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Useful Tropical Plants

Zygia latifolia

(L.) Fawc. & Rendle

Fabaceae

+ Synonyms

Calliandra latifolia (L.) Benth.

Calliandra latifolia (L.) Griseb.

Feuilleea latifolia (L.) Kuntze

Inga latifolia (L.) Willd.

Inga ramiflora Bong. ex Benth.

Mimosa latifolia L.

Mimosa zygia L.

Pithecellobium chagrense Pittier

Pithecellobium huberi Ducke

Pithecellobium lasiopus Benth.

Pithecellobium latifolium (L.) Benth.

Pithecolobium chagrense Pittier

Pithecolobium lasiopus Benth.

Pithecolobium latifolium (L.) Benth.

Zygia arborescens J.St.-Hil.

Zygia huber Ducke) L.Rico

Zygia huberi (Ducke) L. Rico

Common Name:

Zygia latifolia
Cultivated tree
Photograph by: Andresmontero
Creative Commons License
Zygia latifolia Zygia latifolia Zygia latifolia Zygia latifolia Zygia latifolia

General Information

Zygia latifolia is an evergreen shrub or tree with a low, dense, rounded crown; it can grow 4 - 6 metres tall. The short, crooked bole can be 15 - 25cm in diameter.
The tree is sometimes harvested from the wild for local use of its wood.

Known Hazards

None known

Botanical References


Range

S. America - Paraguay, Brazil, Bolivia, Peru, Ecuador, Colombia, Venezuela, the Guyanas; C. America - Panama to southern Mexico; Caribbean.

Habitat

Atlantic rainforest, mainly in open and secondary growth areas, often growing in moist soils on floodplains[
625
Title
Brazilian Trees. Volume 3.
Publication
 
Author
Lorenzi. H.
Publisher
Instituto Plantarum De Estudos Da Flora; Brazil.
Year
2009
ISBN
85-86714-34-4
Description
Information on 350 species of Brazilian trees. Stunning photographs of each species, brief details on the plant, its uses and how to grow it from seed. A superb work, with the minor irritation that the translation from Portuguese is not of the best.
].

Properties

Other Uses Rating *  *
HabitEvergreen Tree
Height5.00 m
Growth RateSlow
PollinatorsInsects
Cultivation StatusWild

Cultivation Details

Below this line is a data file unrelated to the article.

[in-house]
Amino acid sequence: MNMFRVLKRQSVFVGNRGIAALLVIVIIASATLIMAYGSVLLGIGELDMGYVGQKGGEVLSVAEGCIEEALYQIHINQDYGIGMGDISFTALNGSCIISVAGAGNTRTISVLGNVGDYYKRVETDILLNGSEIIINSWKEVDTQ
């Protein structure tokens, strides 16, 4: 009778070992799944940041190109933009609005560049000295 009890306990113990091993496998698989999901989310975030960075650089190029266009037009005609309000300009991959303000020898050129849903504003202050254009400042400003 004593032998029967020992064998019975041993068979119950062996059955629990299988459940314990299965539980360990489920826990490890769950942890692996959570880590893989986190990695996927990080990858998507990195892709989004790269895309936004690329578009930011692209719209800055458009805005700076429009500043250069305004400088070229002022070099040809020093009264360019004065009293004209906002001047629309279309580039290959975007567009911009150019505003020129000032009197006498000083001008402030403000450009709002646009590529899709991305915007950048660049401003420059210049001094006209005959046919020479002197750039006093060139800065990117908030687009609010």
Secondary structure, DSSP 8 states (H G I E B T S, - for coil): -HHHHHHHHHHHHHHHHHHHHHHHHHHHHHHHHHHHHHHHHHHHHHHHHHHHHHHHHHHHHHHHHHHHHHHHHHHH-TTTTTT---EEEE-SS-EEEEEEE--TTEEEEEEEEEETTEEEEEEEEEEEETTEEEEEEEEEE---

Prefers a sunny position[
625
Title
Brazilian Trees. Volume 3.
Publication
 
Author
Lorenzi. H.
Publisher
Instituto Plantarum De Estudos Da Flora; Brazil.
Year
2009
ISBN
85-86714-34-4
Description
Information on 350 species of Brazilian trees. Stunning photographs of each species, brief details on the plant, its uses and how to grow it from seed. A superb work, with the minor irritation that the translation from Portuguese is not of the best.
]. Plants can tolerate seasonal inundation of the soil[
625
Title
Brazilian Trees. Volume 3.
Publication
 
Author
Lorenzi. H.
Publisher
Instituto Plantarum De Estudos Da Flora; Brazil.
Year
2009
ISBN
85-86714-34-4
Description
Information on 350 species of Brazilian trees. Stunning photographs of each species, brief details on the plant, its uses and how to grow it from seed. A superb work, with the minor irritation that the translation from Portuguese is not of the best.
].
A slow-growing plant, even when young[
625
Title
Brazilian Trees. Volume 3.
Publication
 
Author
Lorenzi. H.
Publisher
Instituto Plantarum De Estudos Da Flora; Brazil.
Year
2009
ISBN
85-86714-34-4
Description
Information on 350 species of Brazilian trees. Stunning photographs of each species, brief details on the plant, its uses and how to grow it from seed. A superb work, with the minor irritation that the translation from Portuguese is not of the best.
].
This species has a symbiotic relationship with certain soil bacteria; these bacteria form nodules on the roots and fix atmospheric nitrogen. Some of this nitrogen is utilized by the growing plant but some can also be used by other plants growing nearby[